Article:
4. In 2Ne5 the Nephites are still righteous. If they are being scattered by the aborigines (under the umbrella of Lamanites), how do you reconcile this with 2Ne1:9, which states "they shall prosper upon the face of this land; and they shall be kept from all other nations, that they may possess this land unto themselves?"

See first part of the verse--"Wherefore, I, Lehi, have obtained a promise, that inasmuch as those whom the Lord God shall bring out of the land of Jerusalem shall keep his commandments..." That's the big caveat.

5. While you're there, check 2Ne1:8, which says "this land shall be kept as yet from other nations; for behold, many nations would overrun the land." How could other nations be there when they arrived?

That was true, until the Lamanites jumped off the deep end, the reasoning for which Nephi's party even left.

6. How could the Nephite's have, as you say, "left the land?" Are you suggesting that part of the Americas is "not promised?" If so, reconcile the initial success of the righteous Nephites (which you would be claiming are not in the promised land) with 1Ne4:14.

Promises are based on righteousness. When the Lamanites attacked the Nephites, then the "promise" left. And God saw fit that the best way to solve that was to remove the Nephites to another land of promise, close by.

There you go. Hope you like.

Walker said...

Addendum to question #5

The land here could well refer to the limited area to which Lehi arrived. Following the Lamanite apostasy,however, the land was left to itself, to be overrun by the Lamanites (See Alma chpt. 45 on how the land can become cursed by the Lord; also, see 2 Ne. 5 as to how the land will be cursed via the Lamanites)

ujlapana said...

For example, the question of Zeniffites. Since Zeniff is of Nephite stock, the guards ought to have recognized their fellow Nephites by language and by race. They did not,

Ummm, they did, you mean? As I specifically pointed out, they thought they were priests of Noah (who would have been Zeniffites/Nephites).

Ultimately, though, I would far prefer to allow different schools of thought to accept a parity with their rivals in a kind of balance of power situation (as I believe the evidence so indicates). But to your questions...

If all of the scriptures could be completely explained by either theory, that might work. Unfortunately, they cannot. But even if they could, we would want to apply Occam's razor and avoid adding unnecessary elements to explain the text (such as unmentioned locals).

1. ...

Your question seems a little unclear to my feeble mind. However, I'm willing to grant the possibility that the Gentiles referred to in 1 Ne. 13 were largely referring to the European settlers.


For your sake I will assume when you say "possiblity" you mean a high probability, like 100%.

However (emphasis) however, we need not assume that the European Gentiles are the only ones around. Hopefully, this concession will cut the Gordian knot of this question.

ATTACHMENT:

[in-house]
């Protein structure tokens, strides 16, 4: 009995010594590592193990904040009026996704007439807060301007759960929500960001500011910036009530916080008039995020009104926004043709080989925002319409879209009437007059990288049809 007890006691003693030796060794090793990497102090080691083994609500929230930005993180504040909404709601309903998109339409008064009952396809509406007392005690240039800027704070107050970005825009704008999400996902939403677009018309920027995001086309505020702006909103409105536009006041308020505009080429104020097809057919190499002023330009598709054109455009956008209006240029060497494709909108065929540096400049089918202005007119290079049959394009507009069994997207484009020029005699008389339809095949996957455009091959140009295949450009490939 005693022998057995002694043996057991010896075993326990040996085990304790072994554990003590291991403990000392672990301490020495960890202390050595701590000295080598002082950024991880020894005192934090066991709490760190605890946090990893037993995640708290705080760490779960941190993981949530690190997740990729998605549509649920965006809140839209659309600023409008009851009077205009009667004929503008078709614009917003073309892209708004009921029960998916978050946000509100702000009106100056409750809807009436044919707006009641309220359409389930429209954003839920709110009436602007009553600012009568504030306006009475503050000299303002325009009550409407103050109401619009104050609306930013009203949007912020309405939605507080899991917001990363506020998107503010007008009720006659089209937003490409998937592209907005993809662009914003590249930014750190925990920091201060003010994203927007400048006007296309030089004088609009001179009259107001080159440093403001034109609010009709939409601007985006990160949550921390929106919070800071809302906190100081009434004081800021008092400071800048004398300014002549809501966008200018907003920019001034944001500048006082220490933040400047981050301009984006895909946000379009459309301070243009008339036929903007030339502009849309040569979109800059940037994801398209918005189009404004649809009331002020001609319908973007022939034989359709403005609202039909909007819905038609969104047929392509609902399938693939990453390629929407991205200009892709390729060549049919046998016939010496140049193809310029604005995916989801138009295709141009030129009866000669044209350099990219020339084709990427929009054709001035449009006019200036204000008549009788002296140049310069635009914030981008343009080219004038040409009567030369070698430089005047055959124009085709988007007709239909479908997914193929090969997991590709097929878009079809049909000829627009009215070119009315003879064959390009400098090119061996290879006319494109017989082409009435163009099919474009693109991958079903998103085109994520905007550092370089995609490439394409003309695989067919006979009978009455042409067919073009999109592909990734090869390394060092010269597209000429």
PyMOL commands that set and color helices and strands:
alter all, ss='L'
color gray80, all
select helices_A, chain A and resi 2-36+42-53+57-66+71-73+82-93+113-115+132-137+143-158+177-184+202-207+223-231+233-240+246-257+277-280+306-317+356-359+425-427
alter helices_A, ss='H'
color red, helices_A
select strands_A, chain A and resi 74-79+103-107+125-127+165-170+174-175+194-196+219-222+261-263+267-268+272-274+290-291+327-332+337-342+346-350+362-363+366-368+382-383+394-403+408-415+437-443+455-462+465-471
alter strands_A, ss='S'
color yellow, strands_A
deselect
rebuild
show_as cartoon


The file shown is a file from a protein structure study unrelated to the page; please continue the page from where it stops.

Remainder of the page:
Except if other Gentiles were the dominant population in the Americas you wouldn't say "seed of my brethren." I made this point earlier.

3. ...

(note that, this "unmentioned Gentile" invasion is very much implied in verses 21-23, esp. 21).


Are you referencing the right place? Verse 21 says "them." Verse 20 refers to the "seed of my brethren." Nephi never says Lamanites, he says "seed." That means progeny, not allies.

4. ...

See first part of the verse--"Wherefore, I, Lehi, have obtained a promise, that inasmuch as those whom the Lord God shall bring out of the land of Jerusalem shall keep his commandments..." That's the big caveat.


Right, but one they hadn't violated. They prosper for 55 years as a righteous people (through Jac1:15, when they begin to practice polygamy), but the skin of blackness hits within the first 30 years. So that couldn't have been from "other nations" because "other nations" have no access to the land for at least 55 years. The Lamanites are attacking the Nephites during the righteous 55 years, so they still couldn't have been allied with "other nations."

Notice, by the way, that even when they harden their hearts, Jacob is still teaching them in the temple. That means they weren't completely bad. If everyone has to be perfect for the promised land to stay "promised," then it's a stupid (unfulfillable) promise, isn't it?

5. ...

That was true, until the Lamanites jumped off the deep end, the reasoning for which Nephi's party even left.


See above. If you're suggesting that a portion of the people becoming wicked would defile the whole promise of the land, then it was a ridiculous promise. It can't square with our fallen nature.

6. ...

Promises are based on righteousness. When the Lamanites attacked the Nephites, then the "promise" left. And God saw fit that the best way to solve that was to remove the Nephites to another land of promise, close by.


This is new to me--a "Two Promised Lands" model. Unfortunately, the promised land is surrounded by water (2Ne10:10) and includes Missouri (D&C 57:1-2), so reaching another promised land would require a boat. But they went through "the wilderness," not in a boat. "The promised land" is a place, whether it's currently offering blessings or not.

Walker said...

Are you referencing the right place? Verse 21 says "them." Verse 20 refers to the "seed of my brethren." Nephi never says Lamanites, he says "seed." That means progeny, not allies.

Yes, I am. These verses clearly refer to the Lamanites, who are certainly seed of his brethren, as Laman and Lemuel were his brothers. I think this is where much of the controversy lies. "Seed of my brethren" often, though not always, applies to the Lamanites. It certainly does in this verse, since he refers to their dwindling in unbelief and their becoming dark and filthy. Hence, this "Gentile" invasion clearly fits into the context of having wars "among them."